THE MYSTERIOUS ISLAND. PART FIRST, SHIPWRECKED IN THE AIR. Boston: Henry L. Shepard and Company. Successors to Shepard and Gill, 1875 [i.e. 1874]. Octavo, pp. [1-2] [1-4] 5-202 [203-204: ads], flyleaves at front and rear, 42 full-page illustrations (re-engraved after drawings by J. Ferat), original pictorial terra cotta cloth, front and spine panels stamped in black and gold, yellow coated endpapers. Possibly the first edition in English. A translation by W. H. G. Kingston (here uncredited) of L'ILE MYSTÉRIEUSE: LES NAUFRAGÉS DE L'AIR (1874). The American Catalogue dates this unauthorized Shepard edition 1874 and it definitely preceded the 310-page Scribner, Armstrong edition published in 1875 as THE MYSTERIOUS ISLAND: DROPPED FROM THE CLOUDS. It may have preceded the earlier 1874 Scribner, Armstrong 110-page double column edition published as THE MYSTERIOUS ISLAND ... WRECKED IN THE AIR ... According to Taves and Michaluk, both Scribner, Armstrong's and Shepard's 1874 editions were published simultaneously on 24 October 1874. Regardless of which edition came first, the Shepard edition is much scarcer than the Scribner, Armstrong edition. The first part of a six-part illustrated serialization of part one of Jules Verne's "The Mysterious Island," adapted and abridged by Hawley Lee, appeared in the August 1874 issue of AMERICAN HOMES, a magazine published by Henry L. Shepard and Company. It is likely that the serialization was intended to create interest in Shepard's pirated edition of part one of THE MYSTERIOUS ISLAND, published in late October 1874 (a rave review of this book and scientific "wonder stories eagerly read by all men" appears in the December 1874 issue of AMERICAN HOMES). However, a few months later (May 1875), editor George Cary Eggleston, in an anonymous two-page editorial, "Jules Verne and His Work," is highly critical of Verne's "seemingly endless story" (the third part of which was then running serially in France) with its "long catalogue of minute details" and declares that there will be no more of Verne in the magazine as "there is a limit to the most voracious appetite for a mere wonder story" possessing "no human interest whatever." Bleiler, Science-Fiction: The Early Years 2234. Clareson, Science Fiction in America, 1870s-1930s 767. Suvin, Victorian Science Fiction in the UK, p. 19. Bleiler (1978), p. 199. Reginald 14643. Gallagher, Mistichelli and Van Eerde A33. Myers 42 (addenda, page 2). Taves and Michaluk V013. Christmas 1874 gift inscription on the the front flyleaf. Cloth lightly worn at spine ends and corner tips, slight spine lean (normal for this book), a bright, very good copy. A lovely copy of a very scarce edition of one of Verne's major and best known Voyages extraordinaires. (#160993).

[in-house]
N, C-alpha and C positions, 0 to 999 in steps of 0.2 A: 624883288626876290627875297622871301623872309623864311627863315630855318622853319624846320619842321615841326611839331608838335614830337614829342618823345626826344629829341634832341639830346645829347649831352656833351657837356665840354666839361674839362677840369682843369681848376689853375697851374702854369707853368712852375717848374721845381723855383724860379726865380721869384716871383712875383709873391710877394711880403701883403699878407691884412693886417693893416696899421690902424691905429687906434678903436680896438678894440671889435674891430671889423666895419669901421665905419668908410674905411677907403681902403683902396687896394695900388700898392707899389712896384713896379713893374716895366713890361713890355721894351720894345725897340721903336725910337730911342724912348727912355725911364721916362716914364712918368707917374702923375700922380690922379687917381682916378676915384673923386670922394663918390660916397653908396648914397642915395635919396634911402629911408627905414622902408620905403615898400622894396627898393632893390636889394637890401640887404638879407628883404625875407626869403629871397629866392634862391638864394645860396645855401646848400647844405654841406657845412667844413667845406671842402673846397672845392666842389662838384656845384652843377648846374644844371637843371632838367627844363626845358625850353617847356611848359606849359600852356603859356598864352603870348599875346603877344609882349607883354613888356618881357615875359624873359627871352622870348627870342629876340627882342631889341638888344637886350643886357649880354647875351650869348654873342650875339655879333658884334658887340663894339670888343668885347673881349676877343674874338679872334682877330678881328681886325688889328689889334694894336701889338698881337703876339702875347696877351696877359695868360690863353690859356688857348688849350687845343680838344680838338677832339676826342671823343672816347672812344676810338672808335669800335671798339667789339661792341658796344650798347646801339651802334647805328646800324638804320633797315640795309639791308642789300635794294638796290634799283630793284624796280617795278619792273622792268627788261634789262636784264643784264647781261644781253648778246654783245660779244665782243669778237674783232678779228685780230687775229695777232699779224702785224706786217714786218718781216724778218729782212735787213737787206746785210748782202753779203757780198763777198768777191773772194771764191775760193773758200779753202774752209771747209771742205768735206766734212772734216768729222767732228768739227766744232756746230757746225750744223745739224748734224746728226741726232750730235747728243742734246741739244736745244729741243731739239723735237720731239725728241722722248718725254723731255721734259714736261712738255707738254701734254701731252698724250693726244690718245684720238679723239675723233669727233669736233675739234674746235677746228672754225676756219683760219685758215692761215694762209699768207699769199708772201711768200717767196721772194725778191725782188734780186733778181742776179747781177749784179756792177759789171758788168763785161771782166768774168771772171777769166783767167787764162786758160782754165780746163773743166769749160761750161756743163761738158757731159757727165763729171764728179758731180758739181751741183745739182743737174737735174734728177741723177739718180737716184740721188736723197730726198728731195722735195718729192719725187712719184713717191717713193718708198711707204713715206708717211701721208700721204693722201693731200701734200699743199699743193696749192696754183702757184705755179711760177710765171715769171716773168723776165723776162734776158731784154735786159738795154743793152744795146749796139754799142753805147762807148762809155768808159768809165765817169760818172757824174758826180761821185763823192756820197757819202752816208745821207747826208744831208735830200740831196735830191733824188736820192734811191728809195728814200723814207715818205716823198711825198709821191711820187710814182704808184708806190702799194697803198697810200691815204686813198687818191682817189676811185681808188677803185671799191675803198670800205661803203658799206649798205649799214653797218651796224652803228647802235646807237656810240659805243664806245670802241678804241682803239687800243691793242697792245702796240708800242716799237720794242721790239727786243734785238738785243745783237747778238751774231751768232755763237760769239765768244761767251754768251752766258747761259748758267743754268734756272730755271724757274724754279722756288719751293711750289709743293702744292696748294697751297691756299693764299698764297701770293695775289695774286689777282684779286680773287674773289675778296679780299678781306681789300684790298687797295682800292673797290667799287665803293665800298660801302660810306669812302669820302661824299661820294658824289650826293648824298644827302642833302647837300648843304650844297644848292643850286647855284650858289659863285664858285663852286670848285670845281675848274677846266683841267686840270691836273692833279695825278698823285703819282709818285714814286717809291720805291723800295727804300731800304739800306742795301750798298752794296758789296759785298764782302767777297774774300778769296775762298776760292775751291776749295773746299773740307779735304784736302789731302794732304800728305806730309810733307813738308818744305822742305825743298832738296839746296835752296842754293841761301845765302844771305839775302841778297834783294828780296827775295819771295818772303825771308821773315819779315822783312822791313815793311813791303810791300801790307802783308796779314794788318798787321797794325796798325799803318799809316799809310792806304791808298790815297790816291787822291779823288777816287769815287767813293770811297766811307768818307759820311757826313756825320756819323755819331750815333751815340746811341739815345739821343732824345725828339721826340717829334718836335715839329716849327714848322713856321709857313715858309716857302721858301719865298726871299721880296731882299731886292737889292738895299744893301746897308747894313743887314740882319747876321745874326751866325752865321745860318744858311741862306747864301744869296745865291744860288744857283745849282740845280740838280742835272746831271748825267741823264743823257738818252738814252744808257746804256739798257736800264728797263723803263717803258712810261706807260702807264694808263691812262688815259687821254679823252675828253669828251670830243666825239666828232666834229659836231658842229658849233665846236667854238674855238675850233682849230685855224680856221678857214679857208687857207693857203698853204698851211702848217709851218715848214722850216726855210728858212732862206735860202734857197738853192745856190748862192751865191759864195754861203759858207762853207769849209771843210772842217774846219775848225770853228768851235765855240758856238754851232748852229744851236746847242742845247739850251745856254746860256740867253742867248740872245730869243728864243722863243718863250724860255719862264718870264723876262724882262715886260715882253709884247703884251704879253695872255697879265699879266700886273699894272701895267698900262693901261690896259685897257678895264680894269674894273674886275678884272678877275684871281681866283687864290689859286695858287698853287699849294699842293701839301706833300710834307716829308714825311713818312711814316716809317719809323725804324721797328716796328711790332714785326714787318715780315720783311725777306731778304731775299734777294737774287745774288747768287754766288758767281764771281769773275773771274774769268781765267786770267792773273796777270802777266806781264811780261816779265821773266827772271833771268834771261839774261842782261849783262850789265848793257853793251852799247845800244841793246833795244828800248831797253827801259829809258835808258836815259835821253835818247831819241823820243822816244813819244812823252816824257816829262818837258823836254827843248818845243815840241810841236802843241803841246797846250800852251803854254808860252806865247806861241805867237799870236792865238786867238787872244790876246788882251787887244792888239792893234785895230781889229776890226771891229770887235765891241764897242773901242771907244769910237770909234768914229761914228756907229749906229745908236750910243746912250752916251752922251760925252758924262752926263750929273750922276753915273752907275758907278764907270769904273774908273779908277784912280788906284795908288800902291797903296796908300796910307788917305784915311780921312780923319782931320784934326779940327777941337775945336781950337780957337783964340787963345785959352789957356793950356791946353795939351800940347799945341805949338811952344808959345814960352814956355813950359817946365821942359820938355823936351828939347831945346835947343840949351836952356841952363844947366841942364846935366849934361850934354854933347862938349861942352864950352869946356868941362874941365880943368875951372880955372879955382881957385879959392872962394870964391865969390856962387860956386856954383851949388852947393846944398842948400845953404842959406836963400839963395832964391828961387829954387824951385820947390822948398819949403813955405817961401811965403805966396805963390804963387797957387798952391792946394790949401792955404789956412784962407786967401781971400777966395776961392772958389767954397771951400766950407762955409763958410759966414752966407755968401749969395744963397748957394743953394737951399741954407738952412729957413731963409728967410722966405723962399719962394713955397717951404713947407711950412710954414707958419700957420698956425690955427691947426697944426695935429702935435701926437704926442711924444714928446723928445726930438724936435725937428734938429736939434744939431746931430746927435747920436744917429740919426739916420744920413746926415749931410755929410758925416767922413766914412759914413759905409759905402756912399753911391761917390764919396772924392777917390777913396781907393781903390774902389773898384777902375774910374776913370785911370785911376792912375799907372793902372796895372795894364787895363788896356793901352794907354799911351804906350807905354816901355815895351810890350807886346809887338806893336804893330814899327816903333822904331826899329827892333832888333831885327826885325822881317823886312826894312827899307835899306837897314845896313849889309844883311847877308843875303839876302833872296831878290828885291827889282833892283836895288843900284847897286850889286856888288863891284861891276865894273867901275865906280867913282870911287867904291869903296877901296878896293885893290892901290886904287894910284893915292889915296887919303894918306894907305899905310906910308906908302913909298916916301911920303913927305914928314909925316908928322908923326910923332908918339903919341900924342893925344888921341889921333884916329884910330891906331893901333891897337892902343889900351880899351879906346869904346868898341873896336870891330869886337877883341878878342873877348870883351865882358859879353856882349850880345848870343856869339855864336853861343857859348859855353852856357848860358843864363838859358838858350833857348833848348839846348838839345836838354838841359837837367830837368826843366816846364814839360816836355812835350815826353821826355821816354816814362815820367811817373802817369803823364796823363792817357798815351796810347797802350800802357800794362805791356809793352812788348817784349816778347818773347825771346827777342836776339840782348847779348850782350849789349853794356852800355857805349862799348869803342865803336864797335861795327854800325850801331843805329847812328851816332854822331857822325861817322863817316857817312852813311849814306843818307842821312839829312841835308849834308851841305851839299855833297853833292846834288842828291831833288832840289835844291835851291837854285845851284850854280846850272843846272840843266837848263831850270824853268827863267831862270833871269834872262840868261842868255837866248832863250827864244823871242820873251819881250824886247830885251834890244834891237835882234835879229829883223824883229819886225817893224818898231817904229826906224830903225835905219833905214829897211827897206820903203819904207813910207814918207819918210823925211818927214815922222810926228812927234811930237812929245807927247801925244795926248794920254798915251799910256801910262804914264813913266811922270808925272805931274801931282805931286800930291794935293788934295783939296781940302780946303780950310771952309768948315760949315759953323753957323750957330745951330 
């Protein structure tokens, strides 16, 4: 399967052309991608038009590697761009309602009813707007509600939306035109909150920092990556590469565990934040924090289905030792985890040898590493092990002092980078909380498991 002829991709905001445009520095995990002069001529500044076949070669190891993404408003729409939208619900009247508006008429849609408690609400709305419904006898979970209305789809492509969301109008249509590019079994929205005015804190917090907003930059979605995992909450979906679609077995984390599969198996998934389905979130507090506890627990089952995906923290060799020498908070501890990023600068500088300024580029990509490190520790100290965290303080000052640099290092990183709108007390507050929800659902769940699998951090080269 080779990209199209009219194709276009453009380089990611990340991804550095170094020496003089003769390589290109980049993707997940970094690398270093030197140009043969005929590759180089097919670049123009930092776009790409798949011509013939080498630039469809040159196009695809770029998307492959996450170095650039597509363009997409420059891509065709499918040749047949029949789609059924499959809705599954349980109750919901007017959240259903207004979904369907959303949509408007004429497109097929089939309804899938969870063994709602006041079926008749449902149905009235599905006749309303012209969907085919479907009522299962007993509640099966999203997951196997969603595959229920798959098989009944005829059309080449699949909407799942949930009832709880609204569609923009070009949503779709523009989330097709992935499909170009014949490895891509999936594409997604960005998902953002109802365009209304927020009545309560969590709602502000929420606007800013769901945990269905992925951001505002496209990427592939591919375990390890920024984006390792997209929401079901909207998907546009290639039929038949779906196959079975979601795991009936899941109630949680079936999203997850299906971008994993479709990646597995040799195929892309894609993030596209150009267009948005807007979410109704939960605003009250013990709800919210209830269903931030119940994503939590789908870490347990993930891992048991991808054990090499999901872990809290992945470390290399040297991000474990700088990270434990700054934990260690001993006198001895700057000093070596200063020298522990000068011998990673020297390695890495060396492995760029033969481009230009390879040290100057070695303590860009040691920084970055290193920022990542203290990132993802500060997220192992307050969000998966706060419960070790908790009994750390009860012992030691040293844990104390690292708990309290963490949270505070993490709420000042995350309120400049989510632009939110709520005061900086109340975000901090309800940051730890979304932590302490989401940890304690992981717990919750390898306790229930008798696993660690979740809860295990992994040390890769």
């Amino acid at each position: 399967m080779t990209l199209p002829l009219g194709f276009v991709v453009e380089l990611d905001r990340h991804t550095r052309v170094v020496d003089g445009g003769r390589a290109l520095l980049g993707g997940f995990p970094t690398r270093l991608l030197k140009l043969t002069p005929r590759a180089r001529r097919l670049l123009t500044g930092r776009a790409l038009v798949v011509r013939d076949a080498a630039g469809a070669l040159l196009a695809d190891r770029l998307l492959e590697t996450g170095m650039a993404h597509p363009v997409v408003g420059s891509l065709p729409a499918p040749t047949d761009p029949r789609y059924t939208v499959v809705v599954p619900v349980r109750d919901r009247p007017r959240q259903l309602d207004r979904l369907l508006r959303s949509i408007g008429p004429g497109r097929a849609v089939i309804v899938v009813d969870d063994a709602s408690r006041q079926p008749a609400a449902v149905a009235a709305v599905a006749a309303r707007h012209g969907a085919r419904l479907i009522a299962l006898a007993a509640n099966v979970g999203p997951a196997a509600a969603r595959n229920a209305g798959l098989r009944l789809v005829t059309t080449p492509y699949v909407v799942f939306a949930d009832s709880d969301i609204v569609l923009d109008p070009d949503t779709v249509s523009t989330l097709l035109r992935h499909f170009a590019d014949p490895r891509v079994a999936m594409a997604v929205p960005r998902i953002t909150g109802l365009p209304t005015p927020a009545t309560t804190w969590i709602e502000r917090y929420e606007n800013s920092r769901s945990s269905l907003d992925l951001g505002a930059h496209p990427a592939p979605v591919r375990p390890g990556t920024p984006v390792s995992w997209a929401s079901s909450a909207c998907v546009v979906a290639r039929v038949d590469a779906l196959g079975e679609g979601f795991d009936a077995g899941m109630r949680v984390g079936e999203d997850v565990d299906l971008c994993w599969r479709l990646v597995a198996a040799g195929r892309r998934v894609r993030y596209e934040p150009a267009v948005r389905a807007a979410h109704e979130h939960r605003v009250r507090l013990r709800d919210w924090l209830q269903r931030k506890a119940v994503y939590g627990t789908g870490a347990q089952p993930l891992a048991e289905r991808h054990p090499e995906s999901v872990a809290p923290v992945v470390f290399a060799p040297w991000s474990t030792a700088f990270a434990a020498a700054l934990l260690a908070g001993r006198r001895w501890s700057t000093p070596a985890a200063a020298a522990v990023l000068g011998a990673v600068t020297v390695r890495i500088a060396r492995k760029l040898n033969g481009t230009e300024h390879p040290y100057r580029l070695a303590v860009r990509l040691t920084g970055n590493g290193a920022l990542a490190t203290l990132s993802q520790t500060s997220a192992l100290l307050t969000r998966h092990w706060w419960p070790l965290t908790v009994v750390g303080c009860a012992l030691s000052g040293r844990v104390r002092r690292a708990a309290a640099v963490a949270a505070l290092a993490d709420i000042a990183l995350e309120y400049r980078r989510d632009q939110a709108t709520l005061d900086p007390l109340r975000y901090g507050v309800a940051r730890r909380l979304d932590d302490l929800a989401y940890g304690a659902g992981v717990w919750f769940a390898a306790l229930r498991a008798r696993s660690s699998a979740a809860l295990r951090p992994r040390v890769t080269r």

No statement of printing.